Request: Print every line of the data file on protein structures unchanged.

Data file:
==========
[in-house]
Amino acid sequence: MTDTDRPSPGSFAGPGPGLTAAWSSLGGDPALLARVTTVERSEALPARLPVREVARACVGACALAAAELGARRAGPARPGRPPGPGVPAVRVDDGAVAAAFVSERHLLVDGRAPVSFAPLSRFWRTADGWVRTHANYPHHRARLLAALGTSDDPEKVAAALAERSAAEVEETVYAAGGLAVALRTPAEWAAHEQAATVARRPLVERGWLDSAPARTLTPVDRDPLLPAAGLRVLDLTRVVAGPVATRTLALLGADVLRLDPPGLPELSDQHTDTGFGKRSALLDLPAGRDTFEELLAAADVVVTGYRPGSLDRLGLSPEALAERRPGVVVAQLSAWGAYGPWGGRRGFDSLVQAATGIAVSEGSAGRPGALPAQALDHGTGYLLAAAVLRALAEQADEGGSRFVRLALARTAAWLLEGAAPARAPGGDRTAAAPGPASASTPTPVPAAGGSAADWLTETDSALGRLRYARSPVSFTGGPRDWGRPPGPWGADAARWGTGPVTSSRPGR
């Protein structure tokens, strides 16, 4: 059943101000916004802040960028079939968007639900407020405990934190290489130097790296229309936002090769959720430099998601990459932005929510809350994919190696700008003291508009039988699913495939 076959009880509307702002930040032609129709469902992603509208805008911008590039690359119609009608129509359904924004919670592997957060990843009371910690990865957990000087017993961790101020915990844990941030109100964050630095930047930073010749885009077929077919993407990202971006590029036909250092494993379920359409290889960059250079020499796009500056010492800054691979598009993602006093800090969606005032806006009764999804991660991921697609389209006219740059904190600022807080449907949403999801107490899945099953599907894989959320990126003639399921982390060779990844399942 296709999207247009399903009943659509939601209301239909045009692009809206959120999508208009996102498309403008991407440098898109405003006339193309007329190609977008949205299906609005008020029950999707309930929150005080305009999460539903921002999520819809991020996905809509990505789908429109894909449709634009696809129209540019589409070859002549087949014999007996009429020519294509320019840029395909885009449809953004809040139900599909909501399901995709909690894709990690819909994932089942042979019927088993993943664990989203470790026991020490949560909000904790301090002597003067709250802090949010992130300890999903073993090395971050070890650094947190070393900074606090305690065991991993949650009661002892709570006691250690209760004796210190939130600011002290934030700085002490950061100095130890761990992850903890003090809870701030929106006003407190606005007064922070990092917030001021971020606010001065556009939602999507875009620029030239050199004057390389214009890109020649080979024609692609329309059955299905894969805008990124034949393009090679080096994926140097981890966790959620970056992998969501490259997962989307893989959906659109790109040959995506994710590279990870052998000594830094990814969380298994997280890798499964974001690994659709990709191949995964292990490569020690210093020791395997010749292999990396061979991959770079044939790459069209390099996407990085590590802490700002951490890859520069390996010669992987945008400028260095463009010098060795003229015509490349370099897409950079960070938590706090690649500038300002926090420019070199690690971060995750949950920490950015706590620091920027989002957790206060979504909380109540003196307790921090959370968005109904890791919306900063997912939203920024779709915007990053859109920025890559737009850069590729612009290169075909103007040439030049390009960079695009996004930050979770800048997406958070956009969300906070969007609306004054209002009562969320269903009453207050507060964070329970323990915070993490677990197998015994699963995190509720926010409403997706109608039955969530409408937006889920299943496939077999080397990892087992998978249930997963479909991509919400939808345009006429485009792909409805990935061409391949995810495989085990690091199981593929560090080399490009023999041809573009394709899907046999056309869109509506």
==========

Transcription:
[in-house]
Amino acid sequence: MTDTDRPSPGSFAGPGPGLTAAWSSLGGDPALLARVTTVERSEALPARLPVREVARACVGACALAAAELGARRAGPARPGRPPGPGVPAVRVDDGAVAAAFVSERHLLVDGRAPVSFAPLSRFWRTADGWVRTHANYPHHRARLLAALGTSDDPEKVAAALAERSAAEVEETVYAAGGLAVALRTPAEWAAHEQAATVARRPLVERGWLDSAPARTLTPVDRDPLLPAAGLRVLDLTRVVAGPVATRTLALLGADVLRLDPPGLPELSDQHTDTGFGKRSALLDLPAGRDTFEELLAAADVVVTGYRPGSLDRLGLSPEALAERRPGVVVAQLSAWGAYGPWGGRRGFDSLVQAATGIAVSEGSAGRPGALPAQALDHGTGYLLAAAVLRALAEQADEGGSRFVRLALARTAAWLLEGAAPARAPGGDRTAAAPGPASASTPTPVPAAGGSAADWLTETDSALGRLRYARSPVSFTGGPRDWGRPPGPWGADAARWGTGPVTSSRPGR
């Protein structure tokens, strides 16, 4: 059943101000916004802040960028079939968007639900407020405990934190290489130097790296229309936002090769959720430099998601990459932005929510809350994919190696700008003291508009039988699913495939 076959009880509307702002930040032609129709469902992603509208805008911008590039690359119609009608129509359904924004919670592997957060990843009371910690990865957990000087017993961790101020915990844990941030109100964050630095930047930073010749885009077929077919993407990202971006590029036909250092494993379920359409290889960059250079020499796009500056010492800054691979598009993602006093800090969606005032806006009764999804991660991921697609389209006219740059904190600022807080449907949403999801107490899945099953599907894989959320990126003639399921982390060779990844399942 296709999207247009399903009943659509939601209301239909045009692009809206959120999508208009996102498309403008991407440098898109405003006339193309007329190609977008949205299906609005008020029950999707309930929150005080305009999460539903921002999520819809991020996905809509990505789908429109894909449709634009696809129209540019589409070859002549087949014999007996009429020519294509320019840029395909885009449809953004809040139900599909909501399901995709909690894709990690819909994932089942042979019927088993993943664990989203470790026991020490949560909000904790301090002597003067709250802090949010992130300890999903073993090395971050070890650094947190070393900074606090305690065991991993949650009661002892709570006691250690209760004796210190939130600011002290934030700085002490950061100095130890761990992850903890003090809870701030929106006003407190606005007064922070990092917030001021971020606010001065556009939602999507875009620029030239050199004057390389214009890109020649080979024609692609329309059955299905894969805008990124034949393009090679080096994926140097981890966790959620970056992998969501490259997962989307893989959906659109790109040959995506994710590279990870052998000594830094990814969380298994997280890798499964974001690994659709990709191949995964292990490569020690210093020791395997010749292999990396061979991959770079044939790459069209390099996407990085590590802490700002951490890859520069390996010669992987945008400028260095463009010098060795003229015509490349370099897409950079960070938590706090690649500038300002926090420019070199690690971060995750949950920490950015706590620091920027989002957790206060979504909380109540003196307790921090959370968005109904890791919306900063997912939203920024779709915007990053859109920025890559737009850069590729612009290169075909103007040439030049390009960079695009996004930050979770800048997406958070956009969300906070969007609306004054209002009562969320269903009453207050507060964070329970323990915070993490677990197998015994699963995190509720926010409403997706109608039955969530409408937006889920299943496939077999080397990892087992998978249930997963479909991509919400939808345009006429485009792909409805990935061409391949995810495989085990690091199981593929560090080399490009023999041809573009394709899907046999056309869109509506």